A recipe for assertiveness for people with invisible disabilities like CMT, MS, Lupis and other neuromuscular disorders.
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Key Ingredients

Confidence, Humility, Honesty, Empathy & Humor

I don’t cook. In fact, true story, when my twin step-daughters were home from college for the holidays they opened the oven to bake cookies and found a cookie sheet filled with shriveled up, burnt, miniature hot dogs inside. Apparently, I must have forgotten to serve that second tray of appetizers at the party we had almost two months prior. With that said, I am not your go-to cooking expert. You should feel free to adjust any ingredients needed and modify any recipe I ever give you.


The most important ingredient for getting what you want and need when you have non-obvious physical challenges is confidence. It’s the base that every other ingredient adheres and mixes into.

Confidence is not a fast food item that you can easily find. It must be grown and nurtured in-house. Everyone has the ability to get confidence, but some people have easier access, and more resources.

Confidence is not seen; it is felt. A person with a disability can shout it from a rooftop wearing an “I have a disability” or, “I survived _____,” but still lack true self-confidence. This can be all show.  Likewise, a person can conceal her leg braces, or large scars, and be über self-assured and not want, or need, an exterior label.

Confident people can, and do, have insecure moments. No one is 100% confident in every situation. A confident person knows this and owns her insecure feelings.


It is never easy asking people for help to do seemingly easy tasks. This is especially true if you’re a Type A person like myself.

But, we have to remind ourselves that able people are not mind-readers and unless a person has physical challenges of her own, she cannot intuitively get your need for an arm to hold for balance, or your need, rather than want, for that close-to-the-exit space in barre class.

Swallowing our pride doesn’t have to cost us anything. In fact, it can be low, or 0, calories if we remember to use a sugar substitute. We are not entitled to the space in exercise class or the lounger closest to the pool. No one wants to help people they find to be rude and condescending.

We may need it and want it, but in order to get something when someone else already has it, we must be kind and “use our words,” as you hear the moms of young children lecture. We also must accept the fact that 99% of the time people will do the right thing when we ask them for something in a respectful way. We should not give any of our power away to the 1% of people who won’t. This is something I struggle with (just ask the guy who took my lounger at a certain Miami resort and is probably throwing darts at my photo), but I’m working on it.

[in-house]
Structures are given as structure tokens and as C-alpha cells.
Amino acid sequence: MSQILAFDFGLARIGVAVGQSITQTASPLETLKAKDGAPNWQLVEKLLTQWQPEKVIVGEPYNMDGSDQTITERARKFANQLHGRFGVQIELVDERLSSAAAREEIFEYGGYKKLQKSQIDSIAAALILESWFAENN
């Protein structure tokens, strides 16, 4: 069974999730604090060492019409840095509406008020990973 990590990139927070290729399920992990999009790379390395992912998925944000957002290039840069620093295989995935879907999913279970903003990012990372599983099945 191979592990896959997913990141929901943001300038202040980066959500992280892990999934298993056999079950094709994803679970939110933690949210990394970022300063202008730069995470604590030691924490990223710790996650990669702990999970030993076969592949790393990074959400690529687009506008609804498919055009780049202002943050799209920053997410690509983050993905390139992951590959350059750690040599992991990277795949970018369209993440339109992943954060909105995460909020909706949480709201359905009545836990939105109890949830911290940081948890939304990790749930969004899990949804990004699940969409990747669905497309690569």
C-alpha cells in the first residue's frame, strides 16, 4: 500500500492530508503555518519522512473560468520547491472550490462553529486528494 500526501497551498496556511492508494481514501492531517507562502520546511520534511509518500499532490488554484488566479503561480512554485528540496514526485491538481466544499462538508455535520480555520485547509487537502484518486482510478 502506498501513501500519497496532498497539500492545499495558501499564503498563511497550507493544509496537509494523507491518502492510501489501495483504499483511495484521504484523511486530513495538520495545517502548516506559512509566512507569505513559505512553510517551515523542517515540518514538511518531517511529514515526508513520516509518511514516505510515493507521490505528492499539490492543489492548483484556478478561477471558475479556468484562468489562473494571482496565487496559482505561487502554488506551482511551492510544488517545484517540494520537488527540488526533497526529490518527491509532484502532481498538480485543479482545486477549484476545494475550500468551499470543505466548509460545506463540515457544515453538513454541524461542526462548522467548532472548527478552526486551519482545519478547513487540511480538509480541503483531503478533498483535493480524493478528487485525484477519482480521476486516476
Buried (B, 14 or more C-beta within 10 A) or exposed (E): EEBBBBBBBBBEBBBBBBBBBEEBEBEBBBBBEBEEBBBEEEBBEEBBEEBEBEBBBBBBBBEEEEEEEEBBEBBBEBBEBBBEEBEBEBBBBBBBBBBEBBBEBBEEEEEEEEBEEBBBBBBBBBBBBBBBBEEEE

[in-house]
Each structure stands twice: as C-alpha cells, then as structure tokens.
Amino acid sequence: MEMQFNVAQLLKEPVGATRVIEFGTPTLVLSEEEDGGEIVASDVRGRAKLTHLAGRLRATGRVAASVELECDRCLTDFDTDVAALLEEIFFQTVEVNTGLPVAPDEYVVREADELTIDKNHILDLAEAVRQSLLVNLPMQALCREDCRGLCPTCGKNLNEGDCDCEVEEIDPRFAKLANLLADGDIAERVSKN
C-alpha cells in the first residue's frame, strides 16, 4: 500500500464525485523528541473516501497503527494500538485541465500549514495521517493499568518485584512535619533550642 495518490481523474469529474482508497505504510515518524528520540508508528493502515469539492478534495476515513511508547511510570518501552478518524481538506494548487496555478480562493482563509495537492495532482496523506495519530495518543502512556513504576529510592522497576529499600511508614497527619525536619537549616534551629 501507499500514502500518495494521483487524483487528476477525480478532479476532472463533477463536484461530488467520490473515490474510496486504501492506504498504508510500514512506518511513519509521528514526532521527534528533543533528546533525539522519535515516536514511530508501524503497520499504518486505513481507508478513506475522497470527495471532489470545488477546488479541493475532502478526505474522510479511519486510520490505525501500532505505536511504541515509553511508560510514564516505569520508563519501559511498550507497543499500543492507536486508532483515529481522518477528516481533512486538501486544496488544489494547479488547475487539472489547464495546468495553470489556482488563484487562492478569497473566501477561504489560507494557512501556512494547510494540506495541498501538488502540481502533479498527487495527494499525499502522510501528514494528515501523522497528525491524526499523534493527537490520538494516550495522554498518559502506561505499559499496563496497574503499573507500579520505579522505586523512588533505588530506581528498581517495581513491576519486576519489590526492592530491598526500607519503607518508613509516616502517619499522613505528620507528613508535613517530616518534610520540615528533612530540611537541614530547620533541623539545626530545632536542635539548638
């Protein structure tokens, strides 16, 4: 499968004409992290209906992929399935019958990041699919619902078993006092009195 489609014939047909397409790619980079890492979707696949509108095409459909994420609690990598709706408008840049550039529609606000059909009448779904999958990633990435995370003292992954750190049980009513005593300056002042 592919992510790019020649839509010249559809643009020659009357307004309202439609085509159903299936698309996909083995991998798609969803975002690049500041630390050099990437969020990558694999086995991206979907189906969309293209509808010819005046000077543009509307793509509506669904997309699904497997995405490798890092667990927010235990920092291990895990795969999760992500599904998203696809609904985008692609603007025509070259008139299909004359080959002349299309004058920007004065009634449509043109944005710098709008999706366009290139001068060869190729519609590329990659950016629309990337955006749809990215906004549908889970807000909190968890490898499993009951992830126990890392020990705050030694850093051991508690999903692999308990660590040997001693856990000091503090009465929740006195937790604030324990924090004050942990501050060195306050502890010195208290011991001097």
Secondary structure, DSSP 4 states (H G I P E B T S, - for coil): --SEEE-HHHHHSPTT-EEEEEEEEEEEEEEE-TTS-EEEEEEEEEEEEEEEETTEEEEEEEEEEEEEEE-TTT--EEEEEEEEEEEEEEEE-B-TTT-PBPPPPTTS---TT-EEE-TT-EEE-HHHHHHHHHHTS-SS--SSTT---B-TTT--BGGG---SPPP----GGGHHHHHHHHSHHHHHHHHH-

Mix in equal parts humility and honesty. I would recommend the organic kind, found in non-processed, real-food stores.

When I used to make up stories about walking funny because of a “sports injury,” I felt good about myself for about 5 minutes. I was trying so hard to be something that I mistakenly thought made me look and seem better. I was trying to be a perfect person who had that perfect kind of person accident on a ski slope somewhere in Aspen.

Perfectionism is actually more about the fear of not being accepted or good enough. People try so hard not to show the things about themselves that in reality make them more likable and relatable to others.

Telling your story does not have to define your forever interactions with people. But, if you are honest with people and tell it, (but don’t overdo it) it can, and will, make you closer.


Try not to make assumptions and be judgmental about someone else’s cart. If you knew I had physical limitations and saw my basket filled with overpriced, prepared, specialty-store foods, you might assume I can’t cook. Ok, well that’s true, as you already know, but you get the point. You may think it has something to do with my physical challenges when in reality it’s more a preference than a limitation. Don’t worry, my kids’ dad cooks and they are well nourished 50% of the time.